ORAL HEALTH EVIDENCE-BASED PRACTICE PROGRAM
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Title In-vitro Evidence Shows that using Bioactive Bonding Agents May Help Prevent White Spot Lesions Following Orthodontic Treatment
Clinical Question In a patient receiving traditional wire and bracket orthodontics, will using a bioactive glass bonding agent reduce the incidence of white spot lesions after treatment, as compared to using traditional composite?
Clinical Bottom Line Using bioactive glass bonding agents (BAG-Bonds) may help prevent white spot lesions following orthodontic treatment. This is supported by in-vitro studies that showed that bioactive glass bonding agents help prevent enamel softening around wire brackets. Switching to these bonding agents would be within the capability of an orthodontic practice, and would be acceptable to the patient.
Best Evidence (you may view more info by clicking on the PubMed ID link)
PubMed ID Author / Year Patient Group Study type
(level of evidence)
#1) 22765388Manfred/201322765388In-vitro
Key resultsA significant reduction in micro-hardness was found at 25 and 50µm depth at all distances (100, 200, and 300µm) from the bracket edge. No hardness differences were noted past the 125µm depth.
#2) 22007662Brown/201115 discs of bonding materialIn-vitro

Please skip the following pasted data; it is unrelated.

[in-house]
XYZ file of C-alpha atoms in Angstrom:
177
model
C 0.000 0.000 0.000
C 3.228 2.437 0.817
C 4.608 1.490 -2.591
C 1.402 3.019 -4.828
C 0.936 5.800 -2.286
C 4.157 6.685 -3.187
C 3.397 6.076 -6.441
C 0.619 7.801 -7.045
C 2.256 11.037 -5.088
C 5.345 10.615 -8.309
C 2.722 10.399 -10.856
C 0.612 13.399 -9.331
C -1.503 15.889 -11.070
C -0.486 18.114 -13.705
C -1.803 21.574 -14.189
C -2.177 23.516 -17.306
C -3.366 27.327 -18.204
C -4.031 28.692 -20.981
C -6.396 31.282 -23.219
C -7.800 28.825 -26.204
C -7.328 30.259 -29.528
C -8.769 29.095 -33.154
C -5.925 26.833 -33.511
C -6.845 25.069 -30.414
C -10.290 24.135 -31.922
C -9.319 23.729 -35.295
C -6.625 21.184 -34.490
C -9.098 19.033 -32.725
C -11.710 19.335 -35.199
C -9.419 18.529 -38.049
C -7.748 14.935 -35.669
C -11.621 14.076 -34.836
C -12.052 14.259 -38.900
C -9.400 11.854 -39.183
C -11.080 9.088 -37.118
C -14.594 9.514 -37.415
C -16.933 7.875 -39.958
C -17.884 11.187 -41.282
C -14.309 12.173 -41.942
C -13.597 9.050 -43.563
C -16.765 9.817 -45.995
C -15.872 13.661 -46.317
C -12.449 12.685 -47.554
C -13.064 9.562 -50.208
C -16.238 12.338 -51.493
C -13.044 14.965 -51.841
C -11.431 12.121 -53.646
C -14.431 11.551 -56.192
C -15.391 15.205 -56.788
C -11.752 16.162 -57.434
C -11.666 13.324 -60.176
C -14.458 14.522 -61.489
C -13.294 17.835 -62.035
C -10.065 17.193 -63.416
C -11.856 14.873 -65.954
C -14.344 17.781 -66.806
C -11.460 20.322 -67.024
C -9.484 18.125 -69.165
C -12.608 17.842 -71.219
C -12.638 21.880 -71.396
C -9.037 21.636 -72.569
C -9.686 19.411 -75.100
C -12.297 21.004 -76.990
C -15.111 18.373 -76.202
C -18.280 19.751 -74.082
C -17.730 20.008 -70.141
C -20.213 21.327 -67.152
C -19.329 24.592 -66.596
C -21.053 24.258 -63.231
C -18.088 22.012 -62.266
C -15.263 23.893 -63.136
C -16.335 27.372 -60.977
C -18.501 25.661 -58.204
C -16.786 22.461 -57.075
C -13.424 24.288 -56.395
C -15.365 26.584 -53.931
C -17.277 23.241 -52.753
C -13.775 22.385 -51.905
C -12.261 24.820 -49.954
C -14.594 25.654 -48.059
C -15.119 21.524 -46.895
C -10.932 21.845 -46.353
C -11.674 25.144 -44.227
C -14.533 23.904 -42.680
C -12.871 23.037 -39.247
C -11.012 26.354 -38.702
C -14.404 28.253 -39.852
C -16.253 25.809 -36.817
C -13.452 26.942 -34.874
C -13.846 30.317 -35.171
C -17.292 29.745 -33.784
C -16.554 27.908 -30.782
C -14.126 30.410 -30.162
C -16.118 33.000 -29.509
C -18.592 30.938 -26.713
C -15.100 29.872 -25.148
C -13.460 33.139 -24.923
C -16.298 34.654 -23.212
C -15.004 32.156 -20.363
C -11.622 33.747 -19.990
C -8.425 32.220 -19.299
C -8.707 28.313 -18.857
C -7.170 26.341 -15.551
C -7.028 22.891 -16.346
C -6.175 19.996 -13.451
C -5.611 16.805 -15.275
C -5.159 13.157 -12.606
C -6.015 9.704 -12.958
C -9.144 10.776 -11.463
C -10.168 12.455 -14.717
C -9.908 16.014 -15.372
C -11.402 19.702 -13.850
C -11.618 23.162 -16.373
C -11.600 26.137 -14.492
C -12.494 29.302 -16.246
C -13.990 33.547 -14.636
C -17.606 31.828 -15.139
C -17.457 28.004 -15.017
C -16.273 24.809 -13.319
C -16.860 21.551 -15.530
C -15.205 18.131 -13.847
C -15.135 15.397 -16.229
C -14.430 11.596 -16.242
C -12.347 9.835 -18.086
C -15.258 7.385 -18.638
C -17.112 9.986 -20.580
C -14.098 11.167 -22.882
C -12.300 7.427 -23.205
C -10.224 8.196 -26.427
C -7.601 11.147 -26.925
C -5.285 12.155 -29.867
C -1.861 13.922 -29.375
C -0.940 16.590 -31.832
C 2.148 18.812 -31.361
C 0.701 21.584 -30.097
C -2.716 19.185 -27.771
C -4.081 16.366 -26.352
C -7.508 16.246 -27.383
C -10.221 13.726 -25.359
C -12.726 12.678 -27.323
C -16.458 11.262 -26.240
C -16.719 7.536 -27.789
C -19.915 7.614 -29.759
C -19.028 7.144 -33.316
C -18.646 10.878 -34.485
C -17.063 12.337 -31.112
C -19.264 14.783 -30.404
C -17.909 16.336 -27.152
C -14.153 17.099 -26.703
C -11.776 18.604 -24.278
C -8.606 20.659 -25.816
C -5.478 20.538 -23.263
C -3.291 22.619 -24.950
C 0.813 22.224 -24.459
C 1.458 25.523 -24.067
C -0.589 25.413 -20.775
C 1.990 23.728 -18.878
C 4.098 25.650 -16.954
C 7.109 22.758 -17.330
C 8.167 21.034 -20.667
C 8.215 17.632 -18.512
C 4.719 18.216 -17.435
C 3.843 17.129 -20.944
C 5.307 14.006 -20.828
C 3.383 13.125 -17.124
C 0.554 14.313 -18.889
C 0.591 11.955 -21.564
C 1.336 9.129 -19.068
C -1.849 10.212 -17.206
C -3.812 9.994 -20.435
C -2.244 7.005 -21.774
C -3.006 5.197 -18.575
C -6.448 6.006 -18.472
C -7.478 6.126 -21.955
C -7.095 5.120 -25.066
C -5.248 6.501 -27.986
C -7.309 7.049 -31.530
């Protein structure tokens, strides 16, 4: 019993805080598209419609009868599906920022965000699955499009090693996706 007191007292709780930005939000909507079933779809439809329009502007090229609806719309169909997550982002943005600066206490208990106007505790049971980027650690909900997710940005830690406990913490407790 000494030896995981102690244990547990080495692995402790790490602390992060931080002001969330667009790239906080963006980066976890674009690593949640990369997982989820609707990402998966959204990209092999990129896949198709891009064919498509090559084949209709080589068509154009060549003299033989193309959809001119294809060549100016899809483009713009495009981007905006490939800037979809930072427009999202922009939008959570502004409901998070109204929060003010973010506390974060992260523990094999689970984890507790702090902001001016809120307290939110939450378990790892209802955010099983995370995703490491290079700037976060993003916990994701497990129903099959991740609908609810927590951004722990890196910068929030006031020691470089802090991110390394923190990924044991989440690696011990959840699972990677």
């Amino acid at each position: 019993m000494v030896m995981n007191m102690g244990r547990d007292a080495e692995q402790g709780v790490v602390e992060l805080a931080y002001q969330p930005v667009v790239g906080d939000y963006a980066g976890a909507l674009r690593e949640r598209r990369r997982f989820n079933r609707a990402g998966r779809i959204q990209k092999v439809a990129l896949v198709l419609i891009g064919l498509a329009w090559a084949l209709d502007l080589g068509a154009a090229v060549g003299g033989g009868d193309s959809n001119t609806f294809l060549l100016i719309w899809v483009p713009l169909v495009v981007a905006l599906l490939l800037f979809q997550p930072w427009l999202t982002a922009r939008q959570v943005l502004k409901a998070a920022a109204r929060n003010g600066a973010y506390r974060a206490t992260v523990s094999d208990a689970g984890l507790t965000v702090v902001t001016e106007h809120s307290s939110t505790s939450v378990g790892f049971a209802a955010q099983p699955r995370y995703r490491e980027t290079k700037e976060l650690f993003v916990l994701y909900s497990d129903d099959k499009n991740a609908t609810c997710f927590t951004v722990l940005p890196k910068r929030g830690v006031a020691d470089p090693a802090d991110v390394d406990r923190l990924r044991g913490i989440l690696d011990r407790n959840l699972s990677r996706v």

Key resultsDiscs of BAG-Bond material were immersed in a simulated body fluid at cycling neutral and acidic pHs. The BAG-bonds showed differences in phosphate and calcium ions released at multiple time points from the control. The pH was also significantly altered.
Evidence Search ("Orthodontic Appliances"[Mesh]) AND "Dental Caries"[Mesh] AND "white spot lesions"[All Fields]
Comments on
The Evidence
In the Manfred article, 4 different BAG-Bonds were compared to a control bonding agent, each on 10 different extracted molars. Teeth were cycled through demineralizing and remineralizing pH solutions once per day for 14 days. Each group of teeth were the same at the start. Compliance was 100%, and no competing interests were indicated. It is not indicated if the results were analyzed blindly. This study was more valid than the Brown article, because it was preformed on teeth, rather than on bonding agent alone. In the Brown article, each disc was identically sized and shaped, and placed in the same amount of simulated body fluid. No competing interests, or blind analysis of the results were indicated. Results were determined by atomic absorption analysis, ultraviolet visible spectrometry, and ion-specific electrode. Due to the poor level of evidence, an RCT utilizing a split-mouth methodology (half of the mouth bonded with standard composite, half bonded with BAG-Bonds) would be needed before a definitive conclusion could be made.
Applicability The results of these studies indicate that BAG-Bonds may slightly decrease the prevalence of white spot lesions extremely close to the bracket following orthodontics, simply by switching the bonding agent.
Specialty/Discipline (General Dentistry) (Orthodontics)
Keywords Orthodontics, white spot lesions, traditional wire, BAG-Bond, bioactive glass bonding agents, bonding agents, in-vitro, microhardness, composite
ID# 2419
Date of submission: 02/28/2013spacer
E-mail williamsrm@livemail.uthscsa.edu
Author Ross Williams
Co-author(s)
Co-author(s) e-mail
Faculty mentor/Co-author Clarence C. Bryk, DDS, MS
Faculty mentor/Co-author e-mail brykc@uthscsa.edu
Basic Science Rationale
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